If you are interested in having a picture painted to suit your own needs (or any other artwork such as logos, letter headings etc) Sue will be delighted to discuss this with you.
How does Sue work? Let her explain it herself:
|"If I am painting a horse or any other other animal I always like to see it in the flesh wherever possible. My initial impression of it is vital as it governs everything else I do and I will back this up by taking a series of photographs and making drawings wherever possible (this isn't always practical for example when I am painting horses at speed! However, I still like to make some studies of the head and conformation for reference). Obviously on occasions I am required to produce a work where seeing the subject is not an option and I will assess whether there is sufficient quality reference material for me to work from."|
She can offer work in a variety of media in many sizes. Our price range varies considerably depending upon what your requirements are. Full details are available on request but the following guidelines might be useful:
Pencil Drawings - these are produced in graphite pencil usually on ingres paper which has a soft lined texture. The result is a picture which can convey a wide range of texture from the soft and fluffy (ideal for the coats of cats and dogs for example) to the sharp and clear - essential for showing detail on the face, particularly eyes and nose. It is a medium that is suitable for images of any animal on the blank background of the paper. Our logo is a pencil drawing.
Conté Drawings - much of the above also applies to the conté drawings except that they add the element of colour, albeit natural 'earth' colours only i.e. sepia, chocolate, black, white and ochre. These can be extremely effective but the conté is a softer medium than pencil to work in and therefore it is not possible to achieve extremely fine, sharp detail. However, it is often an ideal media to choose for animal portraits and Sue has used it to good effect for drawings of racehorses in action. An example of this style is this picture 'Best Pal'.
Pen & Ink (with or without watercolour wash) - This is ideal when a drawing is required with a harder or sharp image (usually for reproduction purposes, logos, stationery, headings etc). It can be used with or without a soft watercolour wash and the end result can be monochrome or colour. A 'sepia' finish is very effective (that is brown as in old photographs).
Watercolours - Sue uses what is termed a 'dry brush' technique which is, in effect, drawing in paint. It gives a more defined image than watercolours which rely almost solely on layers of washes produced by a brush 'loaded' with large quantities of paint heavily diluted with paint. She does use washes in background work and to lay on base colours and tones on the animal portrayed but she then works into this with her dry brush technique. It is wonderfully effective in conveying muscle tone, coat texture (whether smooth or coarse) and facial detail. It really helps in portraying an animal's expression and personality. The watercolours are ideal for close-up portraits or any animal studies as well as animals in action, either set on the blank but textured background of the natural watercolour paper or with a natural setting. Have a look at these examples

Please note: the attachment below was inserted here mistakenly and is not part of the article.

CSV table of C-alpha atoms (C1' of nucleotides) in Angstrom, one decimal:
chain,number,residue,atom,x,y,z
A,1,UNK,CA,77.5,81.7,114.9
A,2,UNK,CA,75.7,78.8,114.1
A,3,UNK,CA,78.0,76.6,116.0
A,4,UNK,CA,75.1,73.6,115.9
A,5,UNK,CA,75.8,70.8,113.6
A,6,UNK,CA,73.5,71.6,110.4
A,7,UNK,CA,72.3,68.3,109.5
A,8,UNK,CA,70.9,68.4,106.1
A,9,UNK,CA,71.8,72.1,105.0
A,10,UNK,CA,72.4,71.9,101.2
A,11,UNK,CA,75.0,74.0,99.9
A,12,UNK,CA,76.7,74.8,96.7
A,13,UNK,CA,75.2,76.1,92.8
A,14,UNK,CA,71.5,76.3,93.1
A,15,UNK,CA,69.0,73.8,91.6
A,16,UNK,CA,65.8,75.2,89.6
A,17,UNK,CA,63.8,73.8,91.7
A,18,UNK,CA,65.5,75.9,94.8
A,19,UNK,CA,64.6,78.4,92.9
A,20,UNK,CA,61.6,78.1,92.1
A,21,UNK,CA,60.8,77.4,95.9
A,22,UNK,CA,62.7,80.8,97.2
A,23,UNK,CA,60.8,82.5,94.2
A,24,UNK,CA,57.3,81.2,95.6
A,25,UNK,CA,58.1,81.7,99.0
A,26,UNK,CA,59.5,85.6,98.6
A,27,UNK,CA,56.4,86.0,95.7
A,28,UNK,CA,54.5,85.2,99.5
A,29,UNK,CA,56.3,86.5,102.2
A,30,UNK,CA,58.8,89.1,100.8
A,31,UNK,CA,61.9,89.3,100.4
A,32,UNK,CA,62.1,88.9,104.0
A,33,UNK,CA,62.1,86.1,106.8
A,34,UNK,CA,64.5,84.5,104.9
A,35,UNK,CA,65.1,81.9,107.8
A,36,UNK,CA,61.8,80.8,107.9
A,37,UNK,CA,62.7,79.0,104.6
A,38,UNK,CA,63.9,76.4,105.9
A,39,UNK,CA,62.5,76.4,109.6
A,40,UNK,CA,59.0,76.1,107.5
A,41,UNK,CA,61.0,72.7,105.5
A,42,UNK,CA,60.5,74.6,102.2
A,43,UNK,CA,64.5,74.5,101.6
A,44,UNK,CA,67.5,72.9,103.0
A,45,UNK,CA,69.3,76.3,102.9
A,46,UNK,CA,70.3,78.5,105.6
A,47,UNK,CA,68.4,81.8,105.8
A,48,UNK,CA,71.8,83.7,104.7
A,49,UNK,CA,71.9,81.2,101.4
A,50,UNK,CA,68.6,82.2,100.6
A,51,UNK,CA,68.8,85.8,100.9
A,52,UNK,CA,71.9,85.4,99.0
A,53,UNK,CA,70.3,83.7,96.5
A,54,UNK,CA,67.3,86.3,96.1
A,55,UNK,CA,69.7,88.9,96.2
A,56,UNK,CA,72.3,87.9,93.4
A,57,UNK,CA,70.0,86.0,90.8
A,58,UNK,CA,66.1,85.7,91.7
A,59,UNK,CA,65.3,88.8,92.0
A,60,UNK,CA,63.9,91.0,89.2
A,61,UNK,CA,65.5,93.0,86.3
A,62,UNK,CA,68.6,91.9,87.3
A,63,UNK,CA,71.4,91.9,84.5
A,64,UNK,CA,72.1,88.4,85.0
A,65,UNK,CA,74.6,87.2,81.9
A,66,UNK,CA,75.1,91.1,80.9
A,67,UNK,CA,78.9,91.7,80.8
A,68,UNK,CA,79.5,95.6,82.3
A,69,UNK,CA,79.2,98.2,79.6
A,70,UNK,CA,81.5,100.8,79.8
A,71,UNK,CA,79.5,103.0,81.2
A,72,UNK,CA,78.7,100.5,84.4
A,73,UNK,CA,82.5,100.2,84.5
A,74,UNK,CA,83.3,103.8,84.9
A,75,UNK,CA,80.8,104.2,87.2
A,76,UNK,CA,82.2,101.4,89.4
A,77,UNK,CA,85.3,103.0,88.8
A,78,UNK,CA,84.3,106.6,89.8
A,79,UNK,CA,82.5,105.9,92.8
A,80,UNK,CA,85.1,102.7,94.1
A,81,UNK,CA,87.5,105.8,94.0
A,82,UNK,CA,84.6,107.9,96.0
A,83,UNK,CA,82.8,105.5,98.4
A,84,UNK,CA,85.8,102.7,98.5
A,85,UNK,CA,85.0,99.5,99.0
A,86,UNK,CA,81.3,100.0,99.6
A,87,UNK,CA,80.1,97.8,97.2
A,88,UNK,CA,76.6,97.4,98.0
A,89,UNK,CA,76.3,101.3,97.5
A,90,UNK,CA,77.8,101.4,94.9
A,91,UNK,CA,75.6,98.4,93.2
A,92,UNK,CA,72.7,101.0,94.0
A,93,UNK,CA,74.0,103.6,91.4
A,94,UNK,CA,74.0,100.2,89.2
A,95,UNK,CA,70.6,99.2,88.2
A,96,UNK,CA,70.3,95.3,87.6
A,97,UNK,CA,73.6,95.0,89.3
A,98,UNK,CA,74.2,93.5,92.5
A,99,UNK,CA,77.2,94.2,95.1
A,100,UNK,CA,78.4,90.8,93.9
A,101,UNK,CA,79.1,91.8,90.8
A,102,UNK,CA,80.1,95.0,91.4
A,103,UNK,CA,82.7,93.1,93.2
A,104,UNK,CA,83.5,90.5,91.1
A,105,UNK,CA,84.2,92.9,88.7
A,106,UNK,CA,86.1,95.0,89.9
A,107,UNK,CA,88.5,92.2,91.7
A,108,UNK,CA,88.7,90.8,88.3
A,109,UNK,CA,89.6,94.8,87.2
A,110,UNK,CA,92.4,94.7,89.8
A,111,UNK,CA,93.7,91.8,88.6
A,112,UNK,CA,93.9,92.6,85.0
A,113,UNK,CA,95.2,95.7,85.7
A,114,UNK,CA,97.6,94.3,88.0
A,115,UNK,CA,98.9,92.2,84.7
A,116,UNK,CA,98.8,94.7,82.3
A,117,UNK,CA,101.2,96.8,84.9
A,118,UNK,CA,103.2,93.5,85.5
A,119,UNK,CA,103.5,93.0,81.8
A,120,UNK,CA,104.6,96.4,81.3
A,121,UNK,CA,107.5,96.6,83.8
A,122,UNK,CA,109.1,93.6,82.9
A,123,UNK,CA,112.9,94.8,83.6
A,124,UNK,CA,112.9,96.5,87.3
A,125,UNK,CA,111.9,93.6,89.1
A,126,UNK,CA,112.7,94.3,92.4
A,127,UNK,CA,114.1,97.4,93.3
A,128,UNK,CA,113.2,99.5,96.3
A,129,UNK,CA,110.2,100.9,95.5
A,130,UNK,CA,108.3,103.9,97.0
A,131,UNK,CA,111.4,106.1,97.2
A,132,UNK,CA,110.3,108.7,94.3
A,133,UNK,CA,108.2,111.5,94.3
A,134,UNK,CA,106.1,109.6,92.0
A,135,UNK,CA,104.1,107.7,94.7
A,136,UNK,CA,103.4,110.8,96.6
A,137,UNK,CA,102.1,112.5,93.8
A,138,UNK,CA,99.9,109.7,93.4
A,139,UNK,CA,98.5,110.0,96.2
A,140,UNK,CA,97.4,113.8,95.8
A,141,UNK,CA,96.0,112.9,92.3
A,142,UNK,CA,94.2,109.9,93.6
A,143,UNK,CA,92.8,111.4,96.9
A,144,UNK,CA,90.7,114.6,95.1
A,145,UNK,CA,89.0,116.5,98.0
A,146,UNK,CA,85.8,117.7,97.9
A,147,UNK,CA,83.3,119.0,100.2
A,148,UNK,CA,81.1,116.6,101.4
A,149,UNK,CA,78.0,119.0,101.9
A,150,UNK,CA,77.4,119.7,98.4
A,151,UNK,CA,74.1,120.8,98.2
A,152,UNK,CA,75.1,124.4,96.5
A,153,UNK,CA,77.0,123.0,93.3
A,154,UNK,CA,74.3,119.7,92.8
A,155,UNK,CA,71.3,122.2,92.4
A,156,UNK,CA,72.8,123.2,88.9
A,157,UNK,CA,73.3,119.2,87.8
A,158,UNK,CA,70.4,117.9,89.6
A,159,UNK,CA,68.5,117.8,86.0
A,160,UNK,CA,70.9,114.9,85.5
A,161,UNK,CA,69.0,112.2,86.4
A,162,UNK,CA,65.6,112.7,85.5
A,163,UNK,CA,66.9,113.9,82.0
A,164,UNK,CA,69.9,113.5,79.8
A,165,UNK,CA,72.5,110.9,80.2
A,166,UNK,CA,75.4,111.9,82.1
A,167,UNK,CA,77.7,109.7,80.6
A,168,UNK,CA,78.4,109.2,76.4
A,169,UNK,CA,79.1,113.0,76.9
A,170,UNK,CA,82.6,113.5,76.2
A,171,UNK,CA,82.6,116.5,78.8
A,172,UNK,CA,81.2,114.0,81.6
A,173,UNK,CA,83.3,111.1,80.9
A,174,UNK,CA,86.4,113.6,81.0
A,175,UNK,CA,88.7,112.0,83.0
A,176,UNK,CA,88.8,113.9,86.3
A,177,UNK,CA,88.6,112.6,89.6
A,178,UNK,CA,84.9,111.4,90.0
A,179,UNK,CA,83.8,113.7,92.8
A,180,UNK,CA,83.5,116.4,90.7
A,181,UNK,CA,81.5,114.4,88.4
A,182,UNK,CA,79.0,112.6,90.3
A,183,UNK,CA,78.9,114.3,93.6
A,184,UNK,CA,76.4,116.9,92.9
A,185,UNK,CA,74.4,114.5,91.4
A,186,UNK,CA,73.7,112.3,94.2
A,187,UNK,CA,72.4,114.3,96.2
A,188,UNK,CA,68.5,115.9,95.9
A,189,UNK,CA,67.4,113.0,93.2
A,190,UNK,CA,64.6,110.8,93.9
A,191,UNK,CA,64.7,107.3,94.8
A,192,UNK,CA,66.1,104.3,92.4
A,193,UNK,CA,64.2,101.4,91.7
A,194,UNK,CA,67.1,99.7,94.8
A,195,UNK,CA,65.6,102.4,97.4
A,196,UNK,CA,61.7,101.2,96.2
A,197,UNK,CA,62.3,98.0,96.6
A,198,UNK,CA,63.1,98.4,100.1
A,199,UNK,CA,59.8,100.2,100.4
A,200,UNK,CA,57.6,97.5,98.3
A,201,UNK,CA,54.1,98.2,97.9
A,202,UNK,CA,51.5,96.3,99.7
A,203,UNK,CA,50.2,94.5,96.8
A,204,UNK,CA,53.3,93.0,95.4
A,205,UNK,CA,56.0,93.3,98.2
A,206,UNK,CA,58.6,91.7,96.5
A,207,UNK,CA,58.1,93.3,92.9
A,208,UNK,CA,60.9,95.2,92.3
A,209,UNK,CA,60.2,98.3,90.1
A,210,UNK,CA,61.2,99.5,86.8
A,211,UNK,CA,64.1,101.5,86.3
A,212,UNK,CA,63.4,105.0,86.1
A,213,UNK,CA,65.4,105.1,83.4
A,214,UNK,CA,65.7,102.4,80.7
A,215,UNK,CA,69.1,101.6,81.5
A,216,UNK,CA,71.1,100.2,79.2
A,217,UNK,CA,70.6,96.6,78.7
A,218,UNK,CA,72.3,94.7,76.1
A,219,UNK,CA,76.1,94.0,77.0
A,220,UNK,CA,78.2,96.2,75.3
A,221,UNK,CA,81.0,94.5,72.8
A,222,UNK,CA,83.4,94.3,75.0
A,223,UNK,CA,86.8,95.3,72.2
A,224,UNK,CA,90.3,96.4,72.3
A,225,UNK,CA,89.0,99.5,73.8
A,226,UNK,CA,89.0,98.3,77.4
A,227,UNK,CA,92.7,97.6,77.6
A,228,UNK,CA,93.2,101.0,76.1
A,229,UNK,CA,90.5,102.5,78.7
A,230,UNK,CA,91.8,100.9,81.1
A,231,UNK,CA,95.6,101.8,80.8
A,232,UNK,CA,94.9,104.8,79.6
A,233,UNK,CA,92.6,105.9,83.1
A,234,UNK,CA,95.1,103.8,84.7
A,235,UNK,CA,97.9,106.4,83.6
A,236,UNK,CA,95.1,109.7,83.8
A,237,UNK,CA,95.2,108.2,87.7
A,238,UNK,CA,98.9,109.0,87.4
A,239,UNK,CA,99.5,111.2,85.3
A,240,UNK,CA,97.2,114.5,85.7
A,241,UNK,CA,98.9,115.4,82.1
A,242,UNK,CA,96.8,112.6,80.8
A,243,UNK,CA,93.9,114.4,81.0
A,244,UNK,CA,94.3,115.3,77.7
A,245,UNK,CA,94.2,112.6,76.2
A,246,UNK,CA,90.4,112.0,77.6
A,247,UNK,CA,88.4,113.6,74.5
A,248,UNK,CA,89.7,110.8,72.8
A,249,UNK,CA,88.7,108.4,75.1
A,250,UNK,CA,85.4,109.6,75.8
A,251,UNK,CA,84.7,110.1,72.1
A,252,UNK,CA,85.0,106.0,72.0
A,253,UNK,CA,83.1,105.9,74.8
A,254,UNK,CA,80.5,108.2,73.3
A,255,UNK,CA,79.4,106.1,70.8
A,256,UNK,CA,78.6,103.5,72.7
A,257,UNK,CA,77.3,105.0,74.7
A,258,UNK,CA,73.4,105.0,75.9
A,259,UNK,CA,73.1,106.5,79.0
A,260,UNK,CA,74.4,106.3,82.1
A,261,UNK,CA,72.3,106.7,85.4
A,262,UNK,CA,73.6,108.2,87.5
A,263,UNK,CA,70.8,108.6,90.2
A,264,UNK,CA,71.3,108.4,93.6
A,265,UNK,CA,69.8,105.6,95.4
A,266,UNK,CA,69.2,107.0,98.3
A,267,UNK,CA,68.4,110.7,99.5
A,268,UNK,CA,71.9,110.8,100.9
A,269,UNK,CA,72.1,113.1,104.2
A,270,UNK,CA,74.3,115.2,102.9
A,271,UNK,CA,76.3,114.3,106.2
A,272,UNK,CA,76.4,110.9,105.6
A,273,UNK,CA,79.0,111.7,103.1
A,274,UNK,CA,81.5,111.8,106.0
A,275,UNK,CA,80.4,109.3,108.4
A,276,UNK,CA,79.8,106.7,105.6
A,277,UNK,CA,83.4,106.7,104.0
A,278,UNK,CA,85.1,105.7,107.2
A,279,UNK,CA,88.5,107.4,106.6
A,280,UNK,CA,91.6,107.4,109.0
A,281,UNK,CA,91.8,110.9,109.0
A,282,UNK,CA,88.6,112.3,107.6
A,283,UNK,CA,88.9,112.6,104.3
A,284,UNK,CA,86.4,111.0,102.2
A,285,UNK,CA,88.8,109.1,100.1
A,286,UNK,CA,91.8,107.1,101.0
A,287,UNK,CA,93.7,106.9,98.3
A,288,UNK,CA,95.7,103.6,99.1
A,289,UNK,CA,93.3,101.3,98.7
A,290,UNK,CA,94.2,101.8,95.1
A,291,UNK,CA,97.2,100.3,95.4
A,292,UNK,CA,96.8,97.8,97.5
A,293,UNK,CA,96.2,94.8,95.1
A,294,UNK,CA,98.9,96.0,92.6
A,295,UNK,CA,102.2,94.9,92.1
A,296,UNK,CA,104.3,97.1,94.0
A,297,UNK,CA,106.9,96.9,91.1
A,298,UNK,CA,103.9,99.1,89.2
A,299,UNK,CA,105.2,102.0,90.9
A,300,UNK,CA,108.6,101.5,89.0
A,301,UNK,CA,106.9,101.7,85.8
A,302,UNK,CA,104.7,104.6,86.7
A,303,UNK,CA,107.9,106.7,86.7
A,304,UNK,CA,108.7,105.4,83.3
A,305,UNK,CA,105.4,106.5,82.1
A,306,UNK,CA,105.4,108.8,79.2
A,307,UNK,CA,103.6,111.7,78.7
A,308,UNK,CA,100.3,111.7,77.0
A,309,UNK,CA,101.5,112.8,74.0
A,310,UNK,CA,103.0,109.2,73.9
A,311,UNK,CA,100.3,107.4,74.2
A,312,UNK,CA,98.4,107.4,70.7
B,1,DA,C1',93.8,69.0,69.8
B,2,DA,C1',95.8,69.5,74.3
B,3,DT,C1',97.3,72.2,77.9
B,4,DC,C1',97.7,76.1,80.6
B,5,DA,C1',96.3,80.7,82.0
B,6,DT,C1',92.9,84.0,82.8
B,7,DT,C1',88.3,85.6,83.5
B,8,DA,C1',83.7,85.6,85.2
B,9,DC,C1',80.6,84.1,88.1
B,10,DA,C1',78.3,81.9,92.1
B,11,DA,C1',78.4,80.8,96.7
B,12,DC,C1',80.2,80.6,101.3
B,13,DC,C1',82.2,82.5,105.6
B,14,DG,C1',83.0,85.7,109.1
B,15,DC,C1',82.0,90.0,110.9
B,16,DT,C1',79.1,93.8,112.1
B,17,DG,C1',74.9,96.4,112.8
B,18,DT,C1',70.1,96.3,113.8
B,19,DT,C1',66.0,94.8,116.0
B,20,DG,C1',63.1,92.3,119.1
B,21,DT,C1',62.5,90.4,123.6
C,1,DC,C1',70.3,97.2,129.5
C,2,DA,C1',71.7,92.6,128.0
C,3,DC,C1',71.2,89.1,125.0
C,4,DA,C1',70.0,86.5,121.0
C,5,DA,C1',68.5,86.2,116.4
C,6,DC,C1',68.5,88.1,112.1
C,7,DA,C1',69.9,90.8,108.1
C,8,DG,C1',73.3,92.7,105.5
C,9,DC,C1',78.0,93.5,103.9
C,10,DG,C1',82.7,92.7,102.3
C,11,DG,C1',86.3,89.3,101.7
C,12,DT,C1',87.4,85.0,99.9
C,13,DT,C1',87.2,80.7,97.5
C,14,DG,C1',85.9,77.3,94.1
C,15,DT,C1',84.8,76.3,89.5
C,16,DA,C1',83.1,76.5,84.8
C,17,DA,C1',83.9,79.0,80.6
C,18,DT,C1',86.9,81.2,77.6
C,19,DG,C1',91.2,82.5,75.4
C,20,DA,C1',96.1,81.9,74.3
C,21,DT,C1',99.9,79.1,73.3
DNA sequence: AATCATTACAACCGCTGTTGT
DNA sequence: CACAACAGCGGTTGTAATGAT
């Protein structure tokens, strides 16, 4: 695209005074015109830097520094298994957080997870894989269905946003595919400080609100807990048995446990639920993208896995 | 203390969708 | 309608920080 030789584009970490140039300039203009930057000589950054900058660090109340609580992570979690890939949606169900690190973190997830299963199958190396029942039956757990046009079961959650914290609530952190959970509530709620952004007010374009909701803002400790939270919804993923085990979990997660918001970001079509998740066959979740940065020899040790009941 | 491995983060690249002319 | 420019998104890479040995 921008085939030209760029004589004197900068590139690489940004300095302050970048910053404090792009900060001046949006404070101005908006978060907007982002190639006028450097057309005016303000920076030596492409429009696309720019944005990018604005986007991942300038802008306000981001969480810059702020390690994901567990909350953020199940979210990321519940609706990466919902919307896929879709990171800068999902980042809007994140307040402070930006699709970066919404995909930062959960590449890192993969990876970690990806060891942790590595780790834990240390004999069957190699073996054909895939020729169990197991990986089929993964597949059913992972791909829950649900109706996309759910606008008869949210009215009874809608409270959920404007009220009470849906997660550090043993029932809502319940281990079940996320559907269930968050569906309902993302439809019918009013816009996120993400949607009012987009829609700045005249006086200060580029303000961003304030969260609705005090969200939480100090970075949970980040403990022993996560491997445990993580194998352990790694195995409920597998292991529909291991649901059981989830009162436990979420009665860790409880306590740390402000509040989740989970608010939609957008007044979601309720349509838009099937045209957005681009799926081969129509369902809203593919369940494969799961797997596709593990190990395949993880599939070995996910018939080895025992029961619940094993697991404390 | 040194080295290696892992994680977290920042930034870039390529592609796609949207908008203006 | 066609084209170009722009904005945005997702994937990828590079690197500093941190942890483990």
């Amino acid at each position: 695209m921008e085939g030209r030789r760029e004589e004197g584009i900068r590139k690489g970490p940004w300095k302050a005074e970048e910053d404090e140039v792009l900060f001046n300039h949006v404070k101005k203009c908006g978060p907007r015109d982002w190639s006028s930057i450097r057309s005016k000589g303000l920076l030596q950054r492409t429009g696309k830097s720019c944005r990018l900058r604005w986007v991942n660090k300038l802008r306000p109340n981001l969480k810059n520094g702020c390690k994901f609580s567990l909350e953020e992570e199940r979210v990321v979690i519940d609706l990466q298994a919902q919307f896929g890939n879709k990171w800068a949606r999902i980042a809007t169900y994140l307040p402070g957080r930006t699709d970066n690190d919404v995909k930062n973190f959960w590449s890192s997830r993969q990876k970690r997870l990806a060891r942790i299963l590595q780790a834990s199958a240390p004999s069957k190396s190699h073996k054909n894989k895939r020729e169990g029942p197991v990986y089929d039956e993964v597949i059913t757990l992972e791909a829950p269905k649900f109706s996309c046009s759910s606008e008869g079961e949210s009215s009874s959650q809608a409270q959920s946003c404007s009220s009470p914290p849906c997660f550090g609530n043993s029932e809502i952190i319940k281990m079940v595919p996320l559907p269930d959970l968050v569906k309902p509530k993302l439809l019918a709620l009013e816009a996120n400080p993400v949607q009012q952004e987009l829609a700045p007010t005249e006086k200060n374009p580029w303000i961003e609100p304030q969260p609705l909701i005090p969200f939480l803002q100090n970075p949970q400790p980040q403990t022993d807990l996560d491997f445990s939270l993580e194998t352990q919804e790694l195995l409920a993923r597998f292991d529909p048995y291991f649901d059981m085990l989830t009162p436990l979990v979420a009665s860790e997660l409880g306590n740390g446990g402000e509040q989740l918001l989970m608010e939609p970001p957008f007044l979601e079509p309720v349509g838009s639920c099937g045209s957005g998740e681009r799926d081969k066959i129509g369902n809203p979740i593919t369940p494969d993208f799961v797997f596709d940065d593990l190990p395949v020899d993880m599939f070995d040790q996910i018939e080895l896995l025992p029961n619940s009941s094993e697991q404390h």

Oil Paintings - these are painted on stretched canvases and the 'look' of the oil paintings will be familiar to you. Field Galleries' range of cards and prints has, to date, only reproduced Sue's oil paintings. They have a greater density and depth of colour which gives them a richness not found in any other medium (she does not use acrylic paints which she regards as a poor imitation of oils). They also take a considerable time to produce despite being a very fluid medium because in order to achieve a real sense of depth in the pictures she builds them up in a series of layers. The time taken to produce them combined with the high cost of materials is therefore reflected in the price! It is however the most durable of the media mentioned providing the painting is varnished within 6-12 months of completion. Oil paintings are the only finished artworks that do not need to be hung under glass. Have a look at these examples
If you require a picture for a specific date or occasion, it is as well to approach us with as much advance notice as possible although Sue will always try to accommodate clients. The pre-Christmas period is particularly busy and we need plenty of warning of paintings required as Christmas presents!
If you have any queries at all please do not hesitate to contact us for further information.
|Copyright © Sue Wingate 1997-9|